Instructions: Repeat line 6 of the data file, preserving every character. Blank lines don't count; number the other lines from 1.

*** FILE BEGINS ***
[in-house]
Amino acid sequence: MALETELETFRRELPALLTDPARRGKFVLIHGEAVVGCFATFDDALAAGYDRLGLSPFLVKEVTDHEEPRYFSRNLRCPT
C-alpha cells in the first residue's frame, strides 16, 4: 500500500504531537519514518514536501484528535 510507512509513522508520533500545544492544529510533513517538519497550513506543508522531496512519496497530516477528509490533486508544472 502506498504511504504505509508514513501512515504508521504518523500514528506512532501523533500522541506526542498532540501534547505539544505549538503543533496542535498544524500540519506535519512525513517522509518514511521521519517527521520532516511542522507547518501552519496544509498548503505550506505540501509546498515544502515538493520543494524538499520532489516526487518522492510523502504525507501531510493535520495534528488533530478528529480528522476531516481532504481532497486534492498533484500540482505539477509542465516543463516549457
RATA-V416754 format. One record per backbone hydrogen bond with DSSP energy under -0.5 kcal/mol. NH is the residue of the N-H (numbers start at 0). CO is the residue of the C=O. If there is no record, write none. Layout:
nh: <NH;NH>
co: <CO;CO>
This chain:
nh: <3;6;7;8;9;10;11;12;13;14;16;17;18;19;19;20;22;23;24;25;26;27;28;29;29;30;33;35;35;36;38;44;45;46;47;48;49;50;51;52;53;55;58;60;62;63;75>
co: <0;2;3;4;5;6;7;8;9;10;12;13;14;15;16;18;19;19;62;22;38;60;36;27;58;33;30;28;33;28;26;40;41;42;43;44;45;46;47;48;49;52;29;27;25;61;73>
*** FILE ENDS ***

co: <CO;CO>